Quite some years ago, I bought a clutch of TD Ameritrade (AMTD) stock. I've generally been happy with its performance, but few investments are reasonably priced forever.
Over the course of the long bull market we're in, TD Ameritrade's stock price has risen notably -- it's up by 80% across the past three years, although it's down from its 2018 peak. Given all that, would the Eric of the past invest in the shares today? Hmmm...
Commission cut crisis?
Happily for TD Ameritrade, the many exchanges its clients can trade on have recently been very busy and chock-full of volume, particularly at the tail end of last year. We should always keep in mind that for brokers, it doesn't really matter whether the markets rise or fall; volume is the key, since they (usually) make a few dollars for every trade.
However, such fees have been a headwind for the traditional brokers. A fee war that erupted in 2017 saw rival brokerages Fidelity and Charles Schwab (SCHW -1.06%) cut their trading commissions, sparking a round of fee reductions throughout the industry.
Compared with its peers, TD Ameritrade made a narrower cut, but it still effectively left money on the table.
Also, this left it and fellow slicer E*Trade Financial (ETFC) as relatively expensive traders; their $6.95 (a starting rate, in E*Trade's case) is well higher than the $4.95 charged by both Schwab and Fidelity.
It's possible to go even lower. Privately held Robinhood charges exactly $0 per trade, for example. A recent swimmer in the deep discount pool is mighty bank JPMorgan Chase, which last year announced its first 100 equity trades for clients would cost that ever-popular $0 each.
So it was little wonder when TD Ameritrade, plus publicly traded competitors Schwab and E*Trade, saw their share prices erode from their mid-2018 highs.
Beating the analysts and the markets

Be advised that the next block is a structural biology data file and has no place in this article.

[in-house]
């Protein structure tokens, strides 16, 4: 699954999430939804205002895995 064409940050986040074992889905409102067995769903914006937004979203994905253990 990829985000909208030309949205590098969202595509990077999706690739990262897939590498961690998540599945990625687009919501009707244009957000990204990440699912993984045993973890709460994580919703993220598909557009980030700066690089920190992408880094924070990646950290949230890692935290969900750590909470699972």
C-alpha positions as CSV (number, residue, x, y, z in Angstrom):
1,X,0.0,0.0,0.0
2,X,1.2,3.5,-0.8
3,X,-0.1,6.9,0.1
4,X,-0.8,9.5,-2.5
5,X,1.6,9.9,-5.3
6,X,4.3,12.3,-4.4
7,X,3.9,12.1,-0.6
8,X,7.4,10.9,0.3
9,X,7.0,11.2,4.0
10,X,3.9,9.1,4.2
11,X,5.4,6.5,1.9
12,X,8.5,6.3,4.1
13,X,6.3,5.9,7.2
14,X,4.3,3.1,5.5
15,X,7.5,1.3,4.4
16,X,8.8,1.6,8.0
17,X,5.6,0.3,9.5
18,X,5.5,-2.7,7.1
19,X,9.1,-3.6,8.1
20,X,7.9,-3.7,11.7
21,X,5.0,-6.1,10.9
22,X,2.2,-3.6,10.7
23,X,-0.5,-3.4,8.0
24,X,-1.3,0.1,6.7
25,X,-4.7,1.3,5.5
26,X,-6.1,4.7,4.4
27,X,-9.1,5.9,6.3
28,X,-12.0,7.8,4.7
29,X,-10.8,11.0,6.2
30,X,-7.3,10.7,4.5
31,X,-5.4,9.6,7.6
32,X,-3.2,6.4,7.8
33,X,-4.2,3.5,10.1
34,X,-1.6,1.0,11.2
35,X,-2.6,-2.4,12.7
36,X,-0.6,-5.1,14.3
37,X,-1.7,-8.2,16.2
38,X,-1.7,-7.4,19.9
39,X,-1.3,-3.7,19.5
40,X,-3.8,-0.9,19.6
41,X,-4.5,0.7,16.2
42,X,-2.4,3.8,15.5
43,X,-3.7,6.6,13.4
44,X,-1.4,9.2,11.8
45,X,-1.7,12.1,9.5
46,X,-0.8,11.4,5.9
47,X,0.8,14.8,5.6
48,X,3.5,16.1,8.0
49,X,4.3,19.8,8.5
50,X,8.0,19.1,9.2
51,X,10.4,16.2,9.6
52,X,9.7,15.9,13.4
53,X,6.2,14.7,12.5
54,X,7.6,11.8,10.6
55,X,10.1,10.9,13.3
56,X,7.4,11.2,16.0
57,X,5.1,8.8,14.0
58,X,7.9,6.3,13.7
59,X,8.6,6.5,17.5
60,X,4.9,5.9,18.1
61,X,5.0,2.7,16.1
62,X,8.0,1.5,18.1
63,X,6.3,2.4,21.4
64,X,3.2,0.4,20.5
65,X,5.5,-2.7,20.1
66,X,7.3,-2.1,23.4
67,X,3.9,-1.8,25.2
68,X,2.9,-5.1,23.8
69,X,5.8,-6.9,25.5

That share price retreat -- and the slow recovery from it -- has left the broader brokerage sector a good bargain, in my opinion. And TD Ameritrade is one of the better deals.
The company has been growing its revenue, albeit at modest rates. The top line rose 2% to $1.45 billion in this year's first quarter. Adjusted net profit saw a more dramatic increase of 26% to $522 million.
In terms of operating metrics, TD Ameritrade has managed to grow, or at least hold steady where it counts.
Its March tallies for total client assets and, more encouragingly, fee-based balances held by its customers exceeded the rise in both the S&P 500 and the Dow Jones Industrial Average (DJIA) on a year-over-year basis. If we're going purely by trading volume, the DJIA's March figure was actually down 23% compared with that of March 2018.
The number of funded accounts was also up over that stretch of time, rising by 4%.
As a shareholder, I find it encouraging that TD Ameritrade's growth in these facets of its business is coming in higher than that of its key equity markets. It's also happening in spite of the lower trading volume of a crucial index.
This also tells me the company is good at attracting new clients and keeping existing ones. And these clients aren't overly concerned that their trades cost $2 more -- or even $6.95 more, in some instances -- than those made through competitors.
Meanwhile, in terms of valuations, the stock trades at a price-to-earnings growth (PEG) ratio of slightly over 1 -- the point at which many analysts believe a stock is fairly valued (Schwab's and E*Trade's PEG ratios are also around 1).
Finally, TD Ameritrade has been a steady and reliable dividend payer for years. Its current quarterly distribution is $0.30 per share, which shakes out to a yield of 2.4%. That exceeds both Schwab's 1.6% and E*Trade's 1.2%.
TD Ameritrade is an effective and trusted broker and manager of money. It has benefited from frothy markets and will continue to do so if they remain vibrant. But it isn't cripplingly dependent on them being ultra-busy. If I were approaching the stock fresh today, it would be a buy for me.